2 YEARS of Parts Cannon?! (Toyota EVAP – Part 1)

2 YEARS of Parts Cannon?! (Toyota EVAP – Part 1)


This 2010 Toyota Corolla has had the Check Engine light ON for 2 years; codes P0441 and P0455 for the EVAP system.
After throwing THOUSANDS of dollars at the car, the Owner is ready to BURN IT TO THE GROUND!!

Let’s see if we can exorcise the EVAP ghost so this rusty econobox can pass the Emissions Inspection 🙂






Richard Gift says:

hi..why dont u do a system reset because you have it in your scanner..!!!

Neil Murphy says:

Why on earth would you replace a air filter box MAF sensor they have nothing to do with EVAP leak's Yes again another reason why you should never throw parts at stuff and get things fixed correctly.

ThatGuy says:

Love your cliffhangers, Ivan!

juan carlos crane says:

I had thesame problem whit a corolla the only thing that I noticed code p0401 purge incorrect flow onthe freezframe the car was on open loop

inothome says:

Do not perform test when tank is more that 90% full! Good thing 90% of your customers bring you their vehicle with less than 10% in the tank. LOL

braces and sunglasses says:

my next step would be to do the manual test again but this time with that vent hose reconnected. It looks like you left that hose disconnected during the test. I think it's possible that there is a blockage in the vent hose going to the fuel cap area causing the pump not being able to exhaust and thus not able to create a big enough vacuum which makes the system think there is a leak when in reality the pump is limited by the blockage in the vent hose.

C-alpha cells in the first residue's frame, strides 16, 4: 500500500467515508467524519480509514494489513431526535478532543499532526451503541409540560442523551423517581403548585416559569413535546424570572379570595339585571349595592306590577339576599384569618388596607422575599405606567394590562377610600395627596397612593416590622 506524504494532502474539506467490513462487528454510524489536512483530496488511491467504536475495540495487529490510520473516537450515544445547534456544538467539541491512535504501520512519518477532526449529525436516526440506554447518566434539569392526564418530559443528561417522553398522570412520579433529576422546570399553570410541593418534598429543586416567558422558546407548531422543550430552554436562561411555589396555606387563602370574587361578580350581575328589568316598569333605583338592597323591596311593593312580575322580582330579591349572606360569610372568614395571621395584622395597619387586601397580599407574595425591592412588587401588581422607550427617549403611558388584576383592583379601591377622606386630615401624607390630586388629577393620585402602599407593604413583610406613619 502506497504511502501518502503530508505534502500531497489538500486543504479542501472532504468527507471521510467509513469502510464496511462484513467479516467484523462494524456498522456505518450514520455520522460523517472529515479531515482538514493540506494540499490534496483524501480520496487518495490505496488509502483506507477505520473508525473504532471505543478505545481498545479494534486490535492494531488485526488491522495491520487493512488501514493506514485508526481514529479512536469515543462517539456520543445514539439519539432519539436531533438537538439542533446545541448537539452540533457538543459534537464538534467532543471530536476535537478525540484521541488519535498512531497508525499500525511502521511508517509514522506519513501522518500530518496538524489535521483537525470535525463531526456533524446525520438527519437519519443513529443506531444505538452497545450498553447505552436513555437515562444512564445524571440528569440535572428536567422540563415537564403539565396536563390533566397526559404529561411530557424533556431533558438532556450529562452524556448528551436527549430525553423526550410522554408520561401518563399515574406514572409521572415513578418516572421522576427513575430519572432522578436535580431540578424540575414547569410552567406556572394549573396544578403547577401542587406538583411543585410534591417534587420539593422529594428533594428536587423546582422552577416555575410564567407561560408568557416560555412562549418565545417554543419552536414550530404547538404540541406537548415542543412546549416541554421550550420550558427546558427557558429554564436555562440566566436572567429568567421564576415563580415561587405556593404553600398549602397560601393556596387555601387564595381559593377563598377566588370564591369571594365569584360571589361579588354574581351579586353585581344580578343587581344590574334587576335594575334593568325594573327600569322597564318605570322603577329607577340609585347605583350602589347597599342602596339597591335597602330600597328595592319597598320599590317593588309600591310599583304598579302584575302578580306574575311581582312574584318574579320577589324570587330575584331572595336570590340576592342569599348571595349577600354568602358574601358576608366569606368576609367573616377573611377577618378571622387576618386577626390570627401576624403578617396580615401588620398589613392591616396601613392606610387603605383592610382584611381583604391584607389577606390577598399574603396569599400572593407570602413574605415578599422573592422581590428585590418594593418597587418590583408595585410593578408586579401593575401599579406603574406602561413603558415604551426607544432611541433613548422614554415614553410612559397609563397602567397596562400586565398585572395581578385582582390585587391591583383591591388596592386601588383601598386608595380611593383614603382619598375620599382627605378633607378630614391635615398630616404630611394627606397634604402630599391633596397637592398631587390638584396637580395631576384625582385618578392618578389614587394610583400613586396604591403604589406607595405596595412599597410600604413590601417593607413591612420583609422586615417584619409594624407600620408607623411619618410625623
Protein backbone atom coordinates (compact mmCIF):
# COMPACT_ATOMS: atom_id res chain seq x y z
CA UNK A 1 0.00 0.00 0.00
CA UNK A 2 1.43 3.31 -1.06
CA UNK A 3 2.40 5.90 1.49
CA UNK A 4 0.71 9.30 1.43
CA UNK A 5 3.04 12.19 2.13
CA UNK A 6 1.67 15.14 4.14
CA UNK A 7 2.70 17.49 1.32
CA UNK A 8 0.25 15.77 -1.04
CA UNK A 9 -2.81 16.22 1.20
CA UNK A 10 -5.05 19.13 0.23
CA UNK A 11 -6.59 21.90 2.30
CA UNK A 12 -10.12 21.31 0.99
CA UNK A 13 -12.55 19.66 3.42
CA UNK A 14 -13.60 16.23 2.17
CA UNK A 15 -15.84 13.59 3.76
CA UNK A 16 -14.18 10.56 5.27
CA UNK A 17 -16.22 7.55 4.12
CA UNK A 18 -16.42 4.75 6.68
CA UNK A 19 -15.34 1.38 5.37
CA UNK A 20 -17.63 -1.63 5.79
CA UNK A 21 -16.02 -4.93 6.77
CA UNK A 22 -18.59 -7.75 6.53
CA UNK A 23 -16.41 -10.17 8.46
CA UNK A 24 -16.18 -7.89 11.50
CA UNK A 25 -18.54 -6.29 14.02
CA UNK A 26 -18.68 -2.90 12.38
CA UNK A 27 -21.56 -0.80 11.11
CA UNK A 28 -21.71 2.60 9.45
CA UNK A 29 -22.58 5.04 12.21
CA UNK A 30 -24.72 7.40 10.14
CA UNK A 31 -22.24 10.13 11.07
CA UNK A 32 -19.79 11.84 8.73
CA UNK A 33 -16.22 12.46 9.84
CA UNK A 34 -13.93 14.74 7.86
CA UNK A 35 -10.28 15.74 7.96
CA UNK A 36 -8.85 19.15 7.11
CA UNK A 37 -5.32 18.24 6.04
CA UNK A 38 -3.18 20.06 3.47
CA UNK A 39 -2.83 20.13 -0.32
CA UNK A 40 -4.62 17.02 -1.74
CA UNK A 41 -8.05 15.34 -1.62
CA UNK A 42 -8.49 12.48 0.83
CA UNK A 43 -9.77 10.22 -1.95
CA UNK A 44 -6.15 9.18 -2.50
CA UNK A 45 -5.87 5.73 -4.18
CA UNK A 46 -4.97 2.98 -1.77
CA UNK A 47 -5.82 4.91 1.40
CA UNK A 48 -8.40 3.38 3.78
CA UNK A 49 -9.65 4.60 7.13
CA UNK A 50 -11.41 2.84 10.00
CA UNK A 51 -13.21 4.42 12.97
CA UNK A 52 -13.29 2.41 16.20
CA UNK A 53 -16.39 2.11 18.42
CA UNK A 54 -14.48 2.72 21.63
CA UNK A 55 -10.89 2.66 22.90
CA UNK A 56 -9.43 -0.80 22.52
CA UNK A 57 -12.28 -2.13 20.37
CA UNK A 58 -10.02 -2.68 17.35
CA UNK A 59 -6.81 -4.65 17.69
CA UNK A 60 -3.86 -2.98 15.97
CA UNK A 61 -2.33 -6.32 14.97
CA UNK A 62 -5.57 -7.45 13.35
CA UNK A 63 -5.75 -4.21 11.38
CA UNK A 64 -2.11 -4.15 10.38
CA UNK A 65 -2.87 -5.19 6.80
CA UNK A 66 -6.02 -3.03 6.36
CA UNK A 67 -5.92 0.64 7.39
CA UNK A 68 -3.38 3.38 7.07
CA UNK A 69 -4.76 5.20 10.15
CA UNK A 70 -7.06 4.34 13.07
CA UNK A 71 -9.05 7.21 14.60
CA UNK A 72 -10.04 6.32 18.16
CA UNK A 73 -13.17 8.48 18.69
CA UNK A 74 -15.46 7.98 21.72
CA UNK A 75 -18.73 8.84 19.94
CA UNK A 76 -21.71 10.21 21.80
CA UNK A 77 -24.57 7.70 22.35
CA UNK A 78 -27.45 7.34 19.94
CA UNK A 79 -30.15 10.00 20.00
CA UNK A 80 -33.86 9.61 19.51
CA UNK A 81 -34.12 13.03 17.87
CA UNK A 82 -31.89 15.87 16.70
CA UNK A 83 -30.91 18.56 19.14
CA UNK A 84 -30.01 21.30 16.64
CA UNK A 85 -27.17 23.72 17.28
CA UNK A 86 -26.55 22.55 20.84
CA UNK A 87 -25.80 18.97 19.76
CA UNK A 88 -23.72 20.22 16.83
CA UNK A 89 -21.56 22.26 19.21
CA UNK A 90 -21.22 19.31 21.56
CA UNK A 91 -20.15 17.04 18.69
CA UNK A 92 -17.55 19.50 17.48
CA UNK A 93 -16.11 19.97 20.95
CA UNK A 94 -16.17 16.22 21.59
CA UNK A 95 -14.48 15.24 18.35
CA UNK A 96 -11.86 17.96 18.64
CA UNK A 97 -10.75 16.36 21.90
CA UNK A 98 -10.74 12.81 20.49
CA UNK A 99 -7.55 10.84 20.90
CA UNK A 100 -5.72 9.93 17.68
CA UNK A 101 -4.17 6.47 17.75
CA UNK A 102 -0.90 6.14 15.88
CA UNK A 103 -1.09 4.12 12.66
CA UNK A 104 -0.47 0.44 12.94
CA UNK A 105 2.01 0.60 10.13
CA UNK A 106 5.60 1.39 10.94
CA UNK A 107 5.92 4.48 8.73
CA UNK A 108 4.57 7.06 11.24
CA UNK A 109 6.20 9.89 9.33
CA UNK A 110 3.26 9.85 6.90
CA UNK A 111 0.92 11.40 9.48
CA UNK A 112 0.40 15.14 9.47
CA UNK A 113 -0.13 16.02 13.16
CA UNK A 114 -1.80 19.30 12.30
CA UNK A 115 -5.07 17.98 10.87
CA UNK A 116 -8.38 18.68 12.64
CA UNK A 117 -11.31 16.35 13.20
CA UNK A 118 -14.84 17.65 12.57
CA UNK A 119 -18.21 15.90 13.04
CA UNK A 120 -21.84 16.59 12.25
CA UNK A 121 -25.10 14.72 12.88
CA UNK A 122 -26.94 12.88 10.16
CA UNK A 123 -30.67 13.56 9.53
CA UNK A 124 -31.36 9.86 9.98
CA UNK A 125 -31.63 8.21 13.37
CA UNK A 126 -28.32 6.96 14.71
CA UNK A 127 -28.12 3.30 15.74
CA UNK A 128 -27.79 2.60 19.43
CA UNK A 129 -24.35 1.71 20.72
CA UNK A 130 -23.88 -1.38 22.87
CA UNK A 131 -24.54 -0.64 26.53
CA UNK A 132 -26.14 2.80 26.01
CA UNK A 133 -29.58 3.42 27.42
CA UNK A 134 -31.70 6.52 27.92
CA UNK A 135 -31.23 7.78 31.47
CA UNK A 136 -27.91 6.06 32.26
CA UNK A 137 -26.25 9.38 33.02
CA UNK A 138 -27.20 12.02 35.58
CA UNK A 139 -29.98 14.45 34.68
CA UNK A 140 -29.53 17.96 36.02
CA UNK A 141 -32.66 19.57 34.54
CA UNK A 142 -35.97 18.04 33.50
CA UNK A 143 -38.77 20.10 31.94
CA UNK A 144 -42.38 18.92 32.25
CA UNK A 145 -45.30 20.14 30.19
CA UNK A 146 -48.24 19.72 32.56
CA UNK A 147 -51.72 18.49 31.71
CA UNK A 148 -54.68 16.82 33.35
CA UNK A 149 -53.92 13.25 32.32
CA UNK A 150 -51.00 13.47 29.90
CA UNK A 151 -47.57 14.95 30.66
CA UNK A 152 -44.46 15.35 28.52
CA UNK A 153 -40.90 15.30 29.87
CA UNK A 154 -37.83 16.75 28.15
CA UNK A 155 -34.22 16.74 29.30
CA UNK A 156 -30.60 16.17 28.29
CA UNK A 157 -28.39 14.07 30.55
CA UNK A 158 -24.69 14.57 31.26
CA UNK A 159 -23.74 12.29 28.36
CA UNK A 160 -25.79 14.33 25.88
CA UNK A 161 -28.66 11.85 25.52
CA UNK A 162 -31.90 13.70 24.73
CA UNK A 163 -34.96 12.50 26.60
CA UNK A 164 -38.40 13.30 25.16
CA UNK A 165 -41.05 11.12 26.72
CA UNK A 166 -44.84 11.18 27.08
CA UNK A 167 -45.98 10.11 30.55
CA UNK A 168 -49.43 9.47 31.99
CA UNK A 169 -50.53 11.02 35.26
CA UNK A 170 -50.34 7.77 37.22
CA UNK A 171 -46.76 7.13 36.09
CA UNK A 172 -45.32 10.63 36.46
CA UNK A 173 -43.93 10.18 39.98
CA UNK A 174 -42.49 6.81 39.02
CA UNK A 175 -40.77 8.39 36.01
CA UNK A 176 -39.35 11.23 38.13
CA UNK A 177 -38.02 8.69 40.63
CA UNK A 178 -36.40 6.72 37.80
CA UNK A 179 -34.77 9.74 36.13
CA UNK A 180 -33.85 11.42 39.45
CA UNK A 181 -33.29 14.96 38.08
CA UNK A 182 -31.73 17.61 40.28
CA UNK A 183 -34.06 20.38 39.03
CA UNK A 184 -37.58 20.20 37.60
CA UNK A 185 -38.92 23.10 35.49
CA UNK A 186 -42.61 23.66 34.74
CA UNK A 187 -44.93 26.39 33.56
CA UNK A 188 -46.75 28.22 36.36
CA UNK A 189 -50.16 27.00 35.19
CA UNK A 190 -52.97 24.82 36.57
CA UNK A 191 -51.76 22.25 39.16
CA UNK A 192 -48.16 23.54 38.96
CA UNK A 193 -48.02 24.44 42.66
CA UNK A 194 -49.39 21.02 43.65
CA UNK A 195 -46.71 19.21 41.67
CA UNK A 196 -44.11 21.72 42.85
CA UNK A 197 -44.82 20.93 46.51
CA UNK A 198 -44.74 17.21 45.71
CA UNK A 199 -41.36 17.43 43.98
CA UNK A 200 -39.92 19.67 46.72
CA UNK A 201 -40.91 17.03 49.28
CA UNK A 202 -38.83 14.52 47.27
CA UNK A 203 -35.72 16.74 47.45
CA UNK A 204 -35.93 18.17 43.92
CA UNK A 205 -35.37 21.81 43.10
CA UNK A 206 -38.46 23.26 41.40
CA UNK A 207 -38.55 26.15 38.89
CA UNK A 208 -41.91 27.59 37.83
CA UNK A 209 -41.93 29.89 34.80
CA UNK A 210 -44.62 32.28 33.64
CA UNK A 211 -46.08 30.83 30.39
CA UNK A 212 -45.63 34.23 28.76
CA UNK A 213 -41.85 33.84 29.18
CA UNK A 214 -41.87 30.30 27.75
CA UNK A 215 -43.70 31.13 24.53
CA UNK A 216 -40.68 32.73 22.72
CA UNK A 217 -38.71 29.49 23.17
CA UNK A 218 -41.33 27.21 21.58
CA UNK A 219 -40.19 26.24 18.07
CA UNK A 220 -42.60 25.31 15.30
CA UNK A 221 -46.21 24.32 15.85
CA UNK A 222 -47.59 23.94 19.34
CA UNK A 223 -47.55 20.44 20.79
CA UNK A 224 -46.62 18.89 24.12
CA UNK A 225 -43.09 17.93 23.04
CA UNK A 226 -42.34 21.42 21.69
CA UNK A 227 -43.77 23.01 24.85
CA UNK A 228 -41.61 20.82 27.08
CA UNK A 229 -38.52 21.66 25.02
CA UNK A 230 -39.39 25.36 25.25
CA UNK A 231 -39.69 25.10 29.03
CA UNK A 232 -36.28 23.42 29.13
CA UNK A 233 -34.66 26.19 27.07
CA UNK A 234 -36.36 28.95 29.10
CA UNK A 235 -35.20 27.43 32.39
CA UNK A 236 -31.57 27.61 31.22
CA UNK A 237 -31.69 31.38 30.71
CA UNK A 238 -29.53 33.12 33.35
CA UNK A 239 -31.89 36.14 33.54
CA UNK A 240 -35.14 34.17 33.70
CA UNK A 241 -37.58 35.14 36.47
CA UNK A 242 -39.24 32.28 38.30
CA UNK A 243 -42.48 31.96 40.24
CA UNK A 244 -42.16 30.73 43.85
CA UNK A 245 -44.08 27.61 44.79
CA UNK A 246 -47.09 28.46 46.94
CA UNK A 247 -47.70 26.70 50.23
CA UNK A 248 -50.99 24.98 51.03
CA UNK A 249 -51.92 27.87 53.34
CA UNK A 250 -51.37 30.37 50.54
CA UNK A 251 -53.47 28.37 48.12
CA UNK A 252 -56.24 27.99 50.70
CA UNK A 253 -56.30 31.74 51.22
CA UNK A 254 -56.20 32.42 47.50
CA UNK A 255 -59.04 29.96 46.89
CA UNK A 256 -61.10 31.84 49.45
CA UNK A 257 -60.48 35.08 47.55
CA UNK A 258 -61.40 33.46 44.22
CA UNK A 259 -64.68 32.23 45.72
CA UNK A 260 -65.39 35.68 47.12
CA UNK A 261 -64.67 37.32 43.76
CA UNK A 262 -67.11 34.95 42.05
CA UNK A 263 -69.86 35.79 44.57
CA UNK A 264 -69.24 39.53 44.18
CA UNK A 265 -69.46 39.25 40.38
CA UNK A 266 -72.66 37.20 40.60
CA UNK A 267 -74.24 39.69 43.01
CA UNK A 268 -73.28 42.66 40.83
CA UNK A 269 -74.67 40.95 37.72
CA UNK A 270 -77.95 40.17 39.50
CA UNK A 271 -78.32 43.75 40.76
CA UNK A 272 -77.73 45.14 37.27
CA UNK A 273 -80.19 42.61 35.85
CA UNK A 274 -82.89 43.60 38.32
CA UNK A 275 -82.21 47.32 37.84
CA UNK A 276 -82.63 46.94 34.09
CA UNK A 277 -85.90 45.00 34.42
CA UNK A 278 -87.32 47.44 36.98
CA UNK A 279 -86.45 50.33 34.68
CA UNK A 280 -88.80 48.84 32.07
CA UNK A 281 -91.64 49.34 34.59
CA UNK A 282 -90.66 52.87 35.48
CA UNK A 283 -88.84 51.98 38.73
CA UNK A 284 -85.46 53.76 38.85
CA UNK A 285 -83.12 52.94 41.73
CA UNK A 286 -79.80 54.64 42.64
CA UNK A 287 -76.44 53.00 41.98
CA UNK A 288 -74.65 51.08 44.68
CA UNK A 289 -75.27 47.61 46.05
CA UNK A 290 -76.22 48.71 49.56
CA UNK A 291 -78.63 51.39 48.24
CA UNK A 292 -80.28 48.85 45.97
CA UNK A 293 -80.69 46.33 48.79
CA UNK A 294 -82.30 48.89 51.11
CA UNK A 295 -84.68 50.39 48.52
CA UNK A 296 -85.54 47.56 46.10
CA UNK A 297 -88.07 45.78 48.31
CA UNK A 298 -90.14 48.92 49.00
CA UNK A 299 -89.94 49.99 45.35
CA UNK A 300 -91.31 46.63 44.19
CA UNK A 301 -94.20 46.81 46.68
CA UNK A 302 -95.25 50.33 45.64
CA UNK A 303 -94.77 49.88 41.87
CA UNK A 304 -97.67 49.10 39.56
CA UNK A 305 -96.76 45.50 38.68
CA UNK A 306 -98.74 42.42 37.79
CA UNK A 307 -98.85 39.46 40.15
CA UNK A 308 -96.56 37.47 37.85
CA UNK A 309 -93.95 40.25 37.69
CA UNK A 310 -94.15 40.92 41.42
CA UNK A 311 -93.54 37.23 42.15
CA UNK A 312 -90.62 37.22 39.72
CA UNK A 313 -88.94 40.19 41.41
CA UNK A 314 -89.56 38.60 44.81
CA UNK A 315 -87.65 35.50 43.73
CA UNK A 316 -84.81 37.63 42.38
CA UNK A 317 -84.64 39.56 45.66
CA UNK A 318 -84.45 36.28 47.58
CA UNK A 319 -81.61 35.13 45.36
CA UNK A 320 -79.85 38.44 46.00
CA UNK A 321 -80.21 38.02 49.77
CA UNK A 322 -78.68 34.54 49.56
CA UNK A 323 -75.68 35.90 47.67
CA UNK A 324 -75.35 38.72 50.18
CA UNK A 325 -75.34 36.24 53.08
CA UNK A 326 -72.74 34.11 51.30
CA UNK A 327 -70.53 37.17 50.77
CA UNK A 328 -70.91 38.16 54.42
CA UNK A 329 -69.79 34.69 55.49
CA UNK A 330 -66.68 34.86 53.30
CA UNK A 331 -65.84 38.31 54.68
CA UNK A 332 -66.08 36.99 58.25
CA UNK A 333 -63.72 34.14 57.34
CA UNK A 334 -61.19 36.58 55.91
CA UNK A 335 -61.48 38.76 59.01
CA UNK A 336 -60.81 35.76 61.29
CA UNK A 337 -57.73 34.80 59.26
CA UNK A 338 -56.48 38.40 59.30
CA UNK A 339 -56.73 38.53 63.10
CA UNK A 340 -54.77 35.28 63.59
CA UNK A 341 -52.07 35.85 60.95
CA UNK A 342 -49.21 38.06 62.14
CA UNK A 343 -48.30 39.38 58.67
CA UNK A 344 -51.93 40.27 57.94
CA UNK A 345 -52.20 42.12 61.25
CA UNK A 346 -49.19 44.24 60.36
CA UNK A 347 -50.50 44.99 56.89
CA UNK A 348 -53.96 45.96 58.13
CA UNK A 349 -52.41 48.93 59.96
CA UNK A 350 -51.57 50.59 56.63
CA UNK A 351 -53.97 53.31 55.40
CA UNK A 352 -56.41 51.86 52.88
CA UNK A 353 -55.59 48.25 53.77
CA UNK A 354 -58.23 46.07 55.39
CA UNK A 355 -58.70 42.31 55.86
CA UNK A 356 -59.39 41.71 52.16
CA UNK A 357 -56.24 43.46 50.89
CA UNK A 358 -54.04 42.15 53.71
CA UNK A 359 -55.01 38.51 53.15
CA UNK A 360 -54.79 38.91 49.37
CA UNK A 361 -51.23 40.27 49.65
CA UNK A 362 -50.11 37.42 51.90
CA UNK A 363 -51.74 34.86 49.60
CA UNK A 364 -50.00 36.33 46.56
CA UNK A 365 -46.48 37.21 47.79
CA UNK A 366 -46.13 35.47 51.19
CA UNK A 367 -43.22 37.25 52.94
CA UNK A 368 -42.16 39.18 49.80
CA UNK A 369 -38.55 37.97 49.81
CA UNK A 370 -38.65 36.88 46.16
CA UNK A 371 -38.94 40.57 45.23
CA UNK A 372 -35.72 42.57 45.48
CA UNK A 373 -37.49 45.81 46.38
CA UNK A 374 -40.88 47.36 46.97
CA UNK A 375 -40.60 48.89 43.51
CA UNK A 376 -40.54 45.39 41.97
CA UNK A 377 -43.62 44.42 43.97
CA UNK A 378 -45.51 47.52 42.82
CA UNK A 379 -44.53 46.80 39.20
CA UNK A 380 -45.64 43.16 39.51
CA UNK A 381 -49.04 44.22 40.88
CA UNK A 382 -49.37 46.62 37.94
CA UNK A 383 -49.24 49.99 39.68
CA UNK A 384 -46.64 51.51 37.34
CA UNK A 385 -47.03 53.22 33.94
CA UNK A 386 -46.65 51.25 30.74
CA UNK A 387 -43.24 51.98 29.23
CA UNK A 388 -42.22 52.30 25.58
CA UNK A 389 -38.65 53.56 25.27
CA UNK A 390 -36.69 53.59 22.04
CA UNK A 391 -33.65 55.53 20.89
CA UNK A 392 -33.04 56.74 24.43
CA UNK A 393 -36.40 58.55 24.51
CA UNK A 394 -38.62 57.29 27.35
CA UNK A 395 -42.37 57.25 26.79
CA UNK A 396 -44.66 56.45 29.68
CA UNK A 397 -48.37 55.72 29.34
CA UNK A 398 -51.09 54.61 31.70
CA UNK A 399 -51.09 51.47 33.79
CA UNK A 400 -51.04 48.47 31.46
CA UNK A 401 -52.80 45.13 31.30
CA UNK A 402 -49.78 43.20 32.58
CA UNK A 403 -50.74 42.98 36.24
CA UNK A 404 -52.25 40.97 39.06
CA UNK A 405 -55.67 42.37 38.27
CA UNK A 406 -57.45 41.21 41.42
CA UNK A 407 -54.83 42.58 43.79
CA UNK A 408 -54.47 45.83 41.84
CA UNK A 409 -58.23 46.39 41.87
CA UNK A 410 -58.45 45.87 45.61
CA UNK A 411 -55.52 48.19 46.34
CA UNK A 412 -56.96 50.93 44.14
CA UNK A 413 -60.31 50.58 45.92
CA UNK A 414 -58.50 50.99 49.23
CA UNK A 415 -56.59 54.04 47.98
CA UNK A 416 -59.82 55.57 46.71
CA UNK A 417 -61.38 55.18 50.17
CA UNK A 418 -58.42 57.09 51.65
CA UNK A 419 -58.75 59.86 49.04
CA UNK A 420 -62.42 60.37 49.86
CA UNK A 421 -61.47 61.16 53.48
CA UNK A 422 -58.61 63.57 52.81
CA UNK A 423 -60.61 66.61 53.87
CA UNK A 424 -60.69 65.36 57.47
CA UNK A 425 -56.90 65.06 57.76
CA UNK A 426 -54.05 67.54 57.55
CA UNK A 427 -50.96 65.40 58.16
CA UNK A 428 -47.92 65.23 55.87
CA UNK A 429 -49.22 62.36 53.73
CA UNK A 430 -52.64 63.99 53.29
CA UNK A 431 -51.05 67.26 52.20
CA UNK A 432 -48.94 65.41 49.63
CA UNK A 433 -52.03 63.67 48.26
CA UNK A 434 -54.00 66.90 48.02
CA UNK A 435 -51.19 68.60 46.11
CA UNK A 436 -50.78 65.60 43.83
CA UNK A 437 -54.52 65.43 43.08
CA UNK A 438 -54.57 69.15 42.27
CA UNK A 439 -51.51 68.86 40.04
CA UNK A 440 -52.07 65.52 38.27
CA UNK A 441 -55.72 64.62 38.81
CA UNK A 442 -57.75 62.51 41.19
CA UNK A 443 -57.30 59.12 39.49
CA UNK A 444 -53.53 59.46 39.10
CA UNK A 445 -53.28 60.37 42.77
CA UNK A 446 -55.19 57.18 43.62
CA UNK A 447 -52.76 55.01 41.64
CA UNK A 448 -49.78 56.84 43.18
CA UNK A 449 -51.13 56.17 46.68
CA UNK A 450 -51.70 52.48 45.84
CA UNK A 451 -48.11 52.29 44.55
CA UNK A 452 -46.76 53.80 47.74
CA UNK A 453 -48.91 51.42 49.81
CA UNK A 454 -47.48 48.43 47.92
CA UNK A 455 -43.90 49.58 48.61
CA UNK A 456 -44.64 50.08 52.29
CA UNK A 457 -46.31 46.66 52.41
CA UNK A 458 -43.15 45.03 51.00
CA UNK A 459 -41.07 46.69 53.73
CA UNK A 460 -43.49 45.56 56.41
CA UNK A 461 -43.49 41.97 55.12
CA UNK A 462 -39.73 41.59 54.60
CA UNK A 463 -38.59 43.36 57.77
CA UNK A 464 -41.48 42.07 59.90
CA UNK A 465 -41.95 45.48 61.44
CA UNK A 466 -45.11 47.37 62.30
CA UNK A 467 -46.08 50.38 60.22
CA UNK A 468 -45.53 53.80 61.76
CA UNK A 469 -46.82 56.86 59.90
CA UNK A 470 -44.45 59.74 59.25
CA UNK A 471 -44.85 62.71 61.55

Pj says:

Damn need the part 2

throttle bottle says:

hmm, original cannister broke up and left debris in the line to purge valve/engine, they replaced everything but didn't flush and clean the lines out?
I've had that issue multiple times in the past, dating from 2012 back to 1980's carbureted vehicles. my solution was always placing a fuel filter in line directly in front of the purge valve.

Russell Hltn says:

You're comment on the weak vacuum pump makes me wonder if that's the problem. The module it lives in doesn't seem to have been replaced. I'd also check all the "plumbing" to make sure the hoses are going where they're supposed it. I could see someone getting that wrong and no one catching it.

throttle bottle says:

replace everything 50 times and never fixed the real issue. oh lard

Russell Hltn says:

Almost tempted to just change what hasn't been changed. 😉

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